India’s first ‘book village’ coming up in the heart of Maharashtra’s famed ‘strawberry country’

Books ( Representational image.) Pixabay

Mumbai, April 28, 2017: The sleepy village of Bhilar, in the heart of Maharashtra’s famed ‘strawberry country’ will soon get another identity as India’s first “book village”, Education Minister Vinod Tawde said here on Friday.

Inspired by Britain’s Hay-on-Wye, the state government has decided to convert the village near the twin hill-stations of Mahabaleshwar-Panchgani into a readers’s paradise.

“Preparations are completed and the country’s first-ever ‘book village’ will be inaugurated on May 4 by Chief Minister Devendra Fadnavis,” Tawde told media persons.

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Located around 250 kms or five hours drive from Mumbai and five kms before the climb to Panchgani, Bhilar boasts of a year-round salubrious climate, lush greenery and surrounded by hundreds of acres of strawberry farms which turn a dazzling pink during the winter cropping season.

“The government has financed around 15,000 books to be kept there permanently for the public at around 25 key locations around the village of 600 families. Anybody can simply pick up a book of his/her choice, read for as long as they want and keep it back for the others,” said Tawde on the unique concept.

The government has also provided a suitable reading ambience comprising glass cupboards, chairs, tables, tee-poys, large decorative umbrellas, etc to make the experience pleasant for book connoisseurs.

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The 25 book hotspots in the village have been decked up into ‘mini-libraries’ and 75 artists have creatively designed the 25 locations with support from Asian Paints Ltd, he added.

Initially, the books ranging from literature, poetry, religious, women and children oriented subjects, history, environment, folk literature, biographies and autobiographies to festival specials shall be available in Marathi and after a couple of months other languages will be introduced.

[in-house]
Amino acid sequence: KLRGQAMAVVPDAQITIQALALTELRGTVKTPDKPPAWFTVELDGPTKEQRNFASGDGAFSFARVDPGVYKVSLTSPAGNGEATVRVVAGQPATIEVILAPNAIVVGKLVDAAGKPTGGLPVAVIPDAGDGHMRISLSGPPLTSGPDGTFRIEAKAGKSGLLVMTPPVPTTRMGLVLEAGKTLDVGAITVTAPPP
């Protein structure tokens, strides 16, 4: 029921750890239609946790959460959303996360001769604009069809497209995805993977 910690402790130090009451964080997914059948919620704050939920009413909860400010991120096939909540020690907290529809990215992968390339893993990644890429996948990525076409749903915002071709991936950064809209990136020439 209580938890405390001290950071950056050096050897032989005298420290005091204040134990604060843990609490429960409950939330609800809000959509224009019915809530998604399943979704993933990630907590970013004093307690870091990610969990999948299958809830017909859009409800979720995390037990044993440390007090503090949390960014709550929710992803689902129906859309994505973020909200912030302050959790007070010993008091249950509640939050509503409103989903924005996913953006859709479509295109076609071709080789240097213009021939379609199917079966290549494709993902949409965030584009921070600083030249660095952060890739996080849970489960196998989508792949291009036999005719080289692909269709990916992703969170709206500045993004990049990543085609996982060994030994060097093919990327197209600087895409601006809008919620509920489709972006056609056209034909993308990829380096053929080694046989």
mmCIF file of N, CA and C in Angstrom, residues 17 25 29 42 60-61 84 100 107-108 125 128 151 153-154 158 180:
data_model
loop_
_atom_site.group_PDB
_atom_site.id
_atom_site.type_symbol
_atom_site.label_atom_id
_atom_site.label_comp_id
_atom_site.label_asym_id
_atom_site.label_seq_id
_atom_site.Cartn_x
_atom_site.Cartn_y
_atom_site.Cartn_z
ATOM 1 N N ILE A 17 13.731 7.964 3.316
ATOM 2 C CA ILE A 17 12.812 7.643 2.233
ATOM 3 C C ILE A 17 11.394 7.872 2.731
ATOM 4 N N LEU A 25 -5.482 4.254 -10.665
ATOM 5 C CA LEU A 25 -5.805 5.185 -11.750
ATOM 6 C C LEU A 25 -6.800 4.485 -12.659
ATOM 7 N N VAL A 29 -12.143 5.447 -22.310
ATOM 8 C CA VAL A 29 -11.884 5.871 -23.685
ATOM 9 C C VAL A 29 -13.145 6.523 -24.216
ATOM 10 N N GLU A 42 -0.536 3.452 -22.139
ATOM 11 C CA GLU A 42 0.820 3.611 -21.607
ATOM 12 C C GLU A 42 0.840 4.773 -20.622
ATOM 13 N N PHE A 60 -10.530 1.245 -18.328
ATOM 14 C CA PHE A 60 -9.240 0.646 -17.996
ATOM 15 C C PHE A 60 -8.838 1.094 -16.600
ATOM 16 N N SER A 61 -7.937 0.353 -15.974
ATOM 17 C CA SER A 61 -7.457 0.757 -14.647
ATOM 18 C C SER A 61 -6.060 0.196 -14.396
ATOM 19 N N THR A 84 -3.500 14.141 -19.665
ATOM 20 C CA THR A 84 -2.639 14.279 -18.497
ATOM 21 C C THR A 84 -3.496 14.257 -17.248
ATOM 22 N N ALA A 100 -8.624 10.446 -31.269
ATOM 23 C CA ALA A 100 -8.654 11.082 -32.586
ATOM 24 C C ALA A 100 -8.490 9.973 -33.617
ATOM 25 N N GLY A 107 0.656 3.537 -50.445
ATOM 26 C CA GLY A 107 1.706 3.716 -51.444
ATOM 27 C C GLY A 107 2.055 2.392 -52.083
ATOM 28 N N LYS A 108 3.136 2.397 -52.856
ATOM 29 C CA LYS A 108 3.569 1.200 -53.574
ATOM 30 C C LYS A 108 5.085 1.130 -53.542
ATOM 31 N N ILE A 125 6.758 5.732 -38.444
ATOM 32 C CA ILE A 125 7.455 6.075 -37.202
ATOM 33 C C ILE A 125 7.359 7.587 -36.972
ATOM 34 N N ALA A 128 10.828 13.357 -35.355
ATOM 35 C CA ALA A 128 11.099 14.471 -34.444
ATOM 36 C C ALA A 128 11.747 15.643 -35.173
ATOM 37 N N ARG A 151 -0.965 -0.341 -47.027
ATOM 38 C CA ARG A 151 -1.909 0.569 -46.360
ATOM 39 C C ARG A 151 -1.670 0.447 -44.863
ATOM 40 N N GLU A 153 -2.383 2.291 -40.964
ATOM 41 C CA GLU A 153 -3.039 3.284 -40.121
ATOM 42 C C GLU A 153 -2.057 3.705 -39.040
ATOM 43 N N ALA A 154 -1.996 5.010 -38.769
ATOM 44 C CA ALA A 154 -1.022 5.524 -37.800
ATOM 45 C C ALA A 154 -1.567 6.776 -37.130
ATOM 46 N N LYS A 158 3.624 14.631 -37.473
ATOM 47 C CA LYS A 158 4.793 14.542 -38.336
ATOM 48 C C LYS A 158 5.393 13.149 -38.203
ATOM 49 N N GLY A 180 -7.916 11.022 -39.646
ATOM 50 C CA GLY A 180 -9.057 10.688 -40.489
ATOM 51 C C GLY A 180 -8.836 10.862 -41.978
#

“The initiative will help people, especially among the younger generations to imbibe the reading habits and rekindle the interest in our country’s rich literary heritage and culture,” said Tawde.

The state government had committed on February 27, 2015 – Marathi Language Day – to launch a ‘book village’ in the state, on the lines of Britain’s immensely popular Hay-on-Wye book village and literary festivals concept.

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After lot of deliberations, Bhilar village in Satara district, was selected to be India’s first ‘book village’.

The next phase would be organising literary festivals comprising book and poetry reading sessions, writing, publishing and teaching workshops, exhibitions, debates, discussions with literary personalIties and other literature-culture programmes to popularise the concept in India.

Starting with a lone bookstore in 1962, Hay-on-Wye village was bursting with bookshops by 1970s, earning the sobriquet of ‘Town of Books’.

Later, it developed into a centre for literature and literary ‘Hay Festivals’ attracting top writers and celebrities from all over the world, besides sponsorship from top media and publishing houses.

Over the years, the Hay Festivals have spread to Italy, Spain, Peru, Colombia, Denmark, Mexico, Kenya, The Maldives and other countries.

The next Hay Festival in Britain is scheduled to start from May 25. (IANS)


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